Daniel J. Sullivan

From Wikipedia, the free encyclopedia
Jump to: navigation, search
For other people of the same name, see Daniel Sullivan (disambiguation).
Daniel J. Sullivan
Born (1940-06-10) June 10, 1940 (age 75)
Wray, Colorado, USA
Occupation Theatre director

Daniel J. Sullivan (born June 10, 1940) is an American theatre and film director and playwright.

Life and career[edit]

Sullivan was born in Wray, Colorado, the son of Mary Catherine (née Hutton) and John Martin Sullivan.[1] He was raised in San Francisco, where he graduated from San Francisco State University. In 1963, he began his professional career as an actor at the city's Actor's Workshop, where he remained for two years.

Sullivan worked as both an actor and director with the Lincoln Center Repertory Company in the late 1960s and 1970s.His directorial debut there was A.R. Gurney's Scenes from American Life for which Mr. Sullivan won a Drama Desk Award. After two years as Resident Director of the Seattle Repertory Theatre, he assumed the position of Artistic Director in 1981, serving until 1997. It was there that he directed the first production of his own play, Inspecting Carol.

Sullivan has forged successful working relationships with many prominent American playwrights. He directed Herb Gardner's Tony winning I'm Not Rappaport at Seattle Rep before staging it off-Broadway, on Broadway, in London's West End, and the United States national tour. He reteamed with Gardner to stage Conversations with My Father in Seattle, New York City, and Los Angeles. His first association with Wendy Wasserstein was the Pulitzer Prize and Tony-winning The Heidi Chronicles, which he directed off Broadway, on Broadway and its National Tour. The duo later collaborated on The Sisters Rosensweig on Broadway and the National Tour, An American Daughter, and Ms. Wasserstein's final play, Third. He directed both the off-Broadway and screen version of Jon Robin Baitz's The Substance of Fire, as well as the original productions of A Fair Country and Ten Unknowns in New York, and Baitz's translation of Hedda Gabler in Los Angeles. His collaborations with Donald Margulies include the Pulitzer-Prize-winning Dinner With Friends in NY and LA, the Broadway revival of Sight Unseen, and the Broadway productions of Brooklyn Boy and the 2010 Broadway production of Time Stands Still. Mr. Sullivan has directed all four of Charlayne Woodard's plays: Pretty Fire, Neat, In Real Life, and The Nightwatcher. Other Broadway credits include Retreat From Moscow, Morning's at Seven, Proof, Major Barbara, A Moon for the Misbegotten, Accent on Youth, The Homecoming, Rabbit Hole, Prelude to a Kiss, After The Night And The Music, Julius Caesar, and Ah, Wilderness. For Shakespeare in the Park at the Delacorte, Mr. Sullivan directed The Merry Wives of Windsor, A Midsummer Night’s Dream and 2009’s Twelfth Night. Other Off-Broadway credits include Stuff Happens, Intimate Apparel, Ancestral Voices, Spinning Into Butter, Far East, London Suite, Psychopathia Sexualis The American Clock, and Good People. At The Old Globe Theatre, Mr. Sullivan directed Julius Caesar, Cymbeline, Romeo and Juliet, Merry Wives of Windsor and Othello, and at South Coast Repertory he directed Hamlet, A Midsummer Night's Dream, Taming of the Shrew and Volpone. Sullivan's Broadway acting credits include the 1973 revival of A Streetcar Named Desire, The Merchant of Venice, The Playboy of the Western World, The Good Woman of Setzuan, and Camino Real.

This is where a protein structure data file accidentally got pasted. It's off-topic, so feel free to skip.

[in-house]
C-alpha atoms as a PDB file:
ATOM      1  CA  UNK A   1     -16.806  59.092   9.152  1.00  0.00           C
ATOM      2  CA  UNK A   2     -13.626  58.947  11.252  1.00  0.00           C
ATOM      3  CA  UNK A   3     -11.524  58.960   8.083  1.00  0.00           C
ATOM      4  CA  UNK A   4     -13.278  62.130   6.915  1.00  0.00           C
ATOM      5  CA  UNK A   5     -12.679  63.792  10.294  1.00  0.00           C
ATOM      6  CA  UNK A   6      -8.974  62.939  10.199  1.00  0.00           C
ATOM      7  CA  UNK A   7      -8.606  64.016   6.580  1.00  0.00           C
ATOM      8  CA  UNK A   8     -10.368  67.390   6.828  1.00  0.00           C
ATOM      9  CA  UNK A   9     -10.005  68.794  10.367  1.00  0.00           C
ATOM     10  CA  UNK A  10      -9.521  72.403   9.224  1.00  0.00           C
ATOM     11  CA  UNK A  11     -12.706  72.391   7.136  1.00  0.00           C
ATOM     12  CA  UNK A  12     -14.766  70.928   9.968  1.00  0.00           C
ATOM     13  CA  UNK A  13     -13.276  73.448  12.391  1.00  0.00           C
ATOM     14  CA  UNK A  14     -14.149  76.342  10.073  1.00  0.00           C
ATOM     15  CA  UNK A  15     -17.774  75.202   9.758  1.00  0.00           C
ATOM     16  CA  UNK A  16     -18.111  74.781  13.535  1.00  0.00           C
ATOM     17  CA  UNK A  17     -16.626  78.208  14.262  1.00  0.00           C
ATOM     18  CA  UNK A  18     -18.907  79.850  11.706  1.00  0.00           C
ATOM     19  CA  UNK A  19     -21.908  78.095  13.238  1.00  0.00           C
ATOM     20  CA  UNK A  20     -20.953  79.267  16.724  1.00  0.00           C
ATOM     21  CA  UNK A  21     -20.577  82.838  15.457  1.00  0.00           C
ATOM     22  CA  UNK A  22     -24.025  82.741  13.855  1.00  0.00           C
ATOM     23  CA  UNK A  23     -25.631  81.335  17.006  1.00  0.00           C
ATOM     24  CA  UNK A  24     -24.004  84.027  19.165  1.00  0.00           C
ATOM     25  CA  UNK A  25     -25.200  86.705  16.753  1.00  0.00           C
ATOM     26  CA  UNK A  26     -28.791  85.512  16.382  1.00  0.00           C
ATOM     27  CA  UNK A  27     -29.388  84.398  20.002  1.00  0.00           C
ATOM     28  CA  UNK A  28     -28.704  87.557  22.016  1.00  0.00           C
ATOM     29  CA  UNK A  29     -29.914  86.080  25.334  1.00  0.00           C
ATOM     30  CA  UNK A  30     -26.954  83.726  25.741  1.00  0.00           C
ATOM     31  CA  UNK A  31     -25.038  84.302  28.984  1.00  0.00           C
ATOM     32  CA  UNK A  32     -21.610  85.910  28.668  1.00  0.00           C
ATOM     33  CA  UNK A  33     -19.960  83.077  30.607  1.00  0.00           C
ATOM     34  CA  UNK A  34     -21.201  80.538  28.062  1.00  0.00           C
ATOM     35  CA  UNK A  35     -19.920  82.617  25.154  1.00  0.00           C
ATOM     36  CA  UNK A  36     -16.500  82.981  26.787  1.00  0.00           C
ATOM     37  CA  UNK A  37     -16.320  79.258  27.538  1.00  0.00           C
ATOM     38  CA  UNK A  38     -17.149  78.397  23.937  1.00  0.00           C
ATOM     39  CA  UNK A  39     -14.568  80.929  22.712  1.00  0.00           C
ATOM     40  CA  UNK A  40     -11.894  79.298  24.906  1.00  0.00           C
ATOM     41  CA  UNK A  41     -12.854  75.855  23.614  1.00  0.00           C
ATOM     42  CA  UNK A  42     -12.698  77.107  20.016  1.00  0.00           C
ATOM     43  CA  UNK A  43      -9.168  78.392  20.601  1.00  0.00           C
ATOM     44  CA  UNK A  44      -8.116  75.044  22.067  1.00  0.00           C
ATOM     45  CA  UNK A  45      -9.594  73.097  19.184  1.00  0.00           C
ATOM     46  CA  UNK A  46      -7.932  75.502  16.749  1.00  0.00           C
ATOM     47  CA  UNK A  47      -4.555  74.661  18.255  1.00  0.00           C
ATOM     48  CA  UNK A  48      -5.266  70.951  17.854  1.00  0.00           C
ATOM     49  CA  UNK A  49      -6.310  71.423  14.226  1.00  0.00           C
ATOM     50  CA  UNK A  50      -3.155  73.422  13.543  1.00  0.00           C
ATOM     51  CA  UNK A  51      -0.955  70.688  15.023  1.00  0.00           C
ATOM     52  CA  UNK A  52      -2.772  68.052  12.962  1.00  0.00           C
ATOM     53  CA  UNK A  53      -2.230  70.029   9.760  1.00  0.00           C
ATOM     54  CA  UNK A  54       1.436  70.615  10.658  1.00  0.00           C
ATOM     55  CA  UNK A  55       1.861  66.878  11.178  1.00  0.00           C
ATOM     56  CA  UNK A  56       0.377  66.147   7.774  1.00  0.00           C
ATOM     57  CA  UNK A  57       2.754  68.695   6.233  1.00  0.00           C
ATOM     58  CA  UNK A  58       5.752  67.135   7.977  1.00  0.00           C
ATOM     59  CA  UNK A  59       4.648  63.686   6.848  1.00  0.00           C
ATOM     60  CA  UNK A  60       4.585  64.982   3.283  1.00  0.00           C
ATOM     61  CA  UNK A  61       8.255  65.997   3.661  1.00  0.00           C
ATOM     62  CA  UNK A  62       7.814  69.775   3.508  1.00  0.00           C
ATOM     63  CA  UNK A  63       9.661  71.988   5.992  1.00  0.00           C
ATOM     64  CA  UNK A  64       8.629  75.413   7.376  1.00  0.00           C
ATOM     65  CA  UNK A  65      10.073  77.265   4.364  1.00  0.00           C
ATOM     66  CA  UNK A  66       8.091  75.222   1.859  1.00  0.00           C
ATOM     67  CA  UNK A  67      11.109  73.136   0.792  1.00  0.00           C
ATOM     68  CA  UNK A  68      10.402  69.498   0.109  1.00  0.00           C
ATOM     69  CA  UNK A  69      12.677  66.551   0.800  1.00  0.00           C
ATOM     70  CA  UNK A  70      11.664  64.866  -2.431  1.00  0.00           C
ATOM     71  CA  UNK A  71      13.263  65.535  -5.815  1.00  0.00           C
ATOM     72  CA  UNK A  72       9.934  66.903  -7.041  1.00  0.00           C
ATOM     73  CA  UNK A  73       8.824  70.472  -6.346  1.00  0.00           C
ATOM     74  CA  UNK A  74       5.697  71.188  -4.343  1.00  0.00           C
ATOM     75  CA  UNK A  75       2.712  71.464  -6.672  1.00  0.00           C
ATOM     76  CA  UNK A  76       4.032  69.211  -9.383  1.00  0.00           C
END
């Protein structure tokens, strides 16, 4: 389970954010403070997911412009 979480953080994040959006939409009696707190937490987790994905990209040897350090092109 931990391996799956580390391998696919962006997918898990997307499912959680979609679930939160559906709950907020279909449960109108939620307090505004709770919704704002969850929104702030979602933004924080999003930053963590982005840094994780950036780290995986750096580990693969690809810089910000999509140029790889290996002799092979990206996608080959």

In addition to his directing, Sullivan currently holds the Swanlund Chair at the University of Illinois, Urbana-Champaign.

Sullivan has two daughters and a son. His wife is actress and noted acting teacher, Mimi Lieber.

Stage productions[edit]

Awards and nominations[edit]

  • 1989 Drama Desk Award for Outstanding Director of a Play - The Heidi Chronicles
  • 1989 Tony Award for Best Direction of a Play - The Heidi Chronicles
  • 1992 Tony Award for Best Direction of a Play - Conversations With My Father
  • 1993 Drama Desk Award for Outstanding Director of a Play - The Sisters Rosensweig
  • 1993 Tony Award for Best Direction of a Play - The Sisters Rosensweig
  • 2000 Drama Desk Award for Outstanding Director of a Play - Dinner with Friends
  • 2002 Tony Award for Best Direction of a Play - Morning's at Seven
  • 2006 Drama Desk Award for Outstanding Director of a Play - Stuff Happens
  • 2006 Tony Award for Best Direction of a Play - Rabbit Hole


External links[edit]